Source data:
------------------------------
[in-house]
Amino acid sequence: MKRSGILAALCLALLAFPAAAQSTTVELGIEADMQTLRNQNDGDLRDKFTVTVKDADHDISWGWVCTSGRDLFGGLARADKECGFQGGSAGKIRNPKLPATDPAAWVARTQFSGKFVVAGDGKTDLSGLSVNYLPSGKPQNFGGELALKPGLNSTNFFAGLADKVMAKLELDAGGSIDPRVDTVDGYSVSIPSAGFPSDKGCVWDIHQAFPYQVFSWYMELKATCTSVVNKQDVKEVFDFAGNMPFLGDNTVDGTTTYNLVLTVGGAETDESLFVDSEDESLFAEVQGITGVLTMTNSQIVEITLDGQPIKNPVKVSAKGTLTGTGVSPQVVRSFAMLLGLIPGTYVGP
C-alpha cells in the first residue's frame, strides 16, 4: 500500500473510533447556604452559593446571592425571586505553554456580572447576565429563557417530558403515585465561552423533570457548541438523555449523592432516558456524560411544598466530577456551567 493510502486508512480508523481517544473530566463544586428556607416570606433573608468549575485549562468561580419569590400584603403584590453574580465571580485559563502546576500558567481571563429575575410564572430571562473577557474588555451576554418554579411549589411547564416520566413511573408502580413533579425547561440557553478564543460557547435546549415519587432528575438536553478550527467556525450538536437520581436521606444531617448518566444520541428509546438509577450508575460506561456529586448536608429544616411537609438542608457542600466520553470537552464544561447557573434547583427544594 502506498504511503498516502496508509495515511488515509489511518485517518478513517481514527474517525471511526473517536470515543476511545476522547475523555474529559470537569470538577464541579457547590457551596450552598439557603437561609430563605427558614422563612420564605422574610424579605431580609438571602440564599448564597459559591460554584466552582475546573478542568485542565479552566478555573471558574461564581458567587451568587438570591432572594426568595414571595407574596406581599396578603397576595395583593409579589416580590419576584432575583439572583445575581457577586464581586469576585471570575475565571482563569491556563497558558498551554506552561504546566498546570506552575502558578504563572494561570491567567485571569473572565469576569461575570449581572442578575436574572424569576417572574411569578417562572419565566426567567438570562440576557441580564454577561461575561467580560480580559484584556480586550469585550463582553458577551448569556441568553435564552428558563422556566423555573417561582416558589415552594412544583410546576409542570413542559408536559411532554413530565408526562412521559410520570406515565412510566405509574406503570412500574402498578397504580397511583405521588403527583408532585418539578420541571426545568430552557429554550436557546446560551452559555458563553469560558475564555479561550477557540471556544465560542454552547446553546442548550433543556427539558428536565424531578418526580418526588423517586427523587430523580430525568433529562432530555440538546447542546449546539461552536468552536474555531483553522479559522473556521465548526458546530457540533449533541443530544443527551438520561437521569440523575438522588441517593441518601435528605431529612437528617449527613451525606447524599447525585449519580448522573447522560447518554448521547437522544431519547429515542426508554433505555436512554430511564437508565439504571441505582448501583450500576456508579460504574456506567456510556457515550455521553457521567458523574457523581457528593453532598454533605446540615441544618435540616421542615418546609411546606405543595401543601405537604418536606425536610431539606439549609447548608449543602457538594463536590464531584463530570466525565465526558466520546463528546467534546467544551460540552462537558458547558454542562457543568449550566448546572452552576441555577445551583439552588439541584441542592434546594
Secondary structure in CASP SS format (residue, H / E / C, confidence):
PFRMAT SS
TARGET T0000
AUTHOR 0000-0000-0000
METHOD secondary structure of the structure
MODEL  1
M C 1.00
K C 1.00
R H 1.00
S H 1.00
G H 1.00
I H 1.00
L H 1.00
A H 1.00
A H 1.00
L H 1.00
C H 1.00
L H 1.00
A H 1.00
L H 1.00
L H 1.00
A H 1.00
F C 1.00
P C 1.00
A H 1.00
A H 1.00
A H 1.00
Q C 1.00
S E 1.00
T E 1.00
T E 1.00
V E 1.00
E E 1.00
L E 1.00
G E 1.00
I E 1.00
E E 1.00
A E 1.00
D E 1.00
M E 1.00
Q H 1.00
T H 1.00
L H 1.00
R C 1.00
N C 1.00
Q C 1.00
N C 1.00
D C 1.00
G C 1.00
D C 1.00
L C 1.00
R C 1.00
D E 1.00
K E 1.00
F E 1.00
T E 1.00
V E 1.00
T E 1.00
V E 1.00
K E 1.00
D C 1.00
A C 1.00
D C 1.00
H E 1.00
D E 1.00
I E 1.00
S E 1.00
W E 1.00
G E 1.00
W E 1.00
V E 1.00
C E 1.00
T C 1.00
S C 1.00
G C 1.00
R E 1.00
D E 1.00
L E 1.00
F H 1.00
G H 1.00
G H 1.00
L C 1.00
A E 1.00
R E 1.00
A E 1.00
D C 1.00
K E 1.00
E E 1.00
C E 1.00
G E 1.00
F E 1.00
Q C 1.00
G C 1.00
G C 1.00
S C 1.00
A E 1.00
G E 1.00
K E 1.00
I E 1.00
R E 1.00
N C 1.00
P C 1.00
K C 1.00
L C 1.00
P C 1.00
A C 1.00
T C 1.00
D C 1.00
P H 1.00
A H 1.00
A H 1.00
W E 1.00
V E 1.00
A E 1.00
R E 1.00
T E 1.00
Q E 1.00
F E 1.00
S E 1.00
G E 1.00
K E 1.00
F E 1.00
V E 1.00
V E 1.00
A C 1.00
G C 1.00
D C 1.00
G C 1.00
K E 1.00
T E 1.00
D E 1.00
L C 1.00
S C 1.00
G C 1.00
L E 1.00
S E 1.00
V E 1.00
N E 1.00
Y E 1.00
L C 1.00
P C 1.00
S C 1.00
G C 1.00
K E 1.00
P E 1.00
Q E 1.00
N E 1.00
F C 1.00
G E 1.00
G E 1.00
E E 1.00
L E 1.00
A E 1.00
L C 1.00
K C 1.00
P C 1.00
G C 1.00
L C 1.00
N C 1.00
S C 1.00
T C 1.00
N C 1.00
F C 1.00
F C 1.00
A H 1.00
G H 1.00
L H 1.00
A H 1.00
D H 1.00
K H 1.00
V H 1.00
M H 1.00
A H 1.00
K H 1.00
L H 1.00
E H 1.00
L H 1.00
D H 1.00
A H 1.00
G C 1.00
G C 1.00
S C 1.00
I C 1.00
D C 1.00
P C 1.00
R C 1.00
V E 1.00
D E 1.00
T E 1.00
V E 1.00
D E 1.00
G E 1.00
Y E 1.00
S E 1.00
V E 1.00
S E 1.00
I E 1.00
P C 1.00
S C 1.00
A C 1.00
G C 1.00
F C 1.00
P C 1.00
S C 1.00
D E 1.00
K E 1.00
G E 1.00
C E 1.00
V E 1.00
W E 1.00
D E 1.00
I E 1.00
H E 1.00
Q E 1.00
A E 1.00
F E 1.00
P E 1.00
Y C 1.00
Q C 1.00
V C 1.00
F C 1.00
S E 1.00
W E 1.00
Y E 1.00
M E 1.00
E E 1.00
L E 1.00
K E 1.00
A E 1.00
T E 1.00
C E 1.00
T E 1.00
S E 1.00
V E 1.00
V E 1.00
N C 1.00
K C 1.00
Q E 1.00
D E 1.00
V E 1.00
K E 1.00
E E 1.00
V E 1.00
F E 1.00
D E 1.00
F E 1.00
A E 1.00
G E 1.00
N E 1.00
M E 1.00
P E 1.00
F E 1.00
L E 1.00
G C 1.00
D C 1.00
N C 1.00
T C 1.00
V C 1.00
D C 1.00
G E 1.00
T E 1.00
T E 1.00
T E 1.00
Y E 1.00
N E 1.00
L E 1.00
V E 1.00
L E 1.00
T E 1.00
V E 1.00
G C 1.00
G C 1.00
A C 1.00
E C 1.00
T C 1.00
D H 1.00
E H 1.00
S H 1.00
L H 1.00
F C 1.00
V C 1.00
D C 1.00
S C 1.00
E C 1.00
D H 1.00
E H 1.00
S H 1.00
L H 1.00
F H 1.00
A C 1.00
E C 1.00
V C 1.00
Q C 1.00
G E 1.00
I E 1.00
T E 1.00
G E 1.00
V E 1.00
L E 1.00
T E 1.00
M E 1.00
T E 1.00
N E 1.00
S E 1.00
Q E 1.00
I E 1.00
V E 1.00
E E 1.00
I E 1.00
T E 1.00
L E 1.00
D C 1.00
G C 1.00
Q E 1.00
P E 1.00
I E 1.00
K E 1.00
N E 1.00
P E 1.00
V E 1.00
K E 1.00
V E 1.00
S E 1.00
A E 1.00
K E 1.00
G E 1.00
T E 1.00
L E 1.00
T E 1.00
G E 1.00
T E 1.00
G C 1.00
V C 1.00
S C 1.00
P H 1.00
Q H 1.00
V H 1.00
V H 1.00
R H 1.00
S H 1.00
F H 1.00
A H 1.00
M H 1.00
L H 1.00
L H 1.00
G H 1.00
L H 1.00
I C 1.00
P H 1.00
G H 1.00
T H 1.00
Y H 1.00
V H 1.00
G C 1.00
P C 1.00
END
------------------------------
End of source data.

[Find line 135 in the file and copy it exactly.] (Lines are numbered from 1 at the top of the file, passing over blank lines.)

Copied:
L C 1.00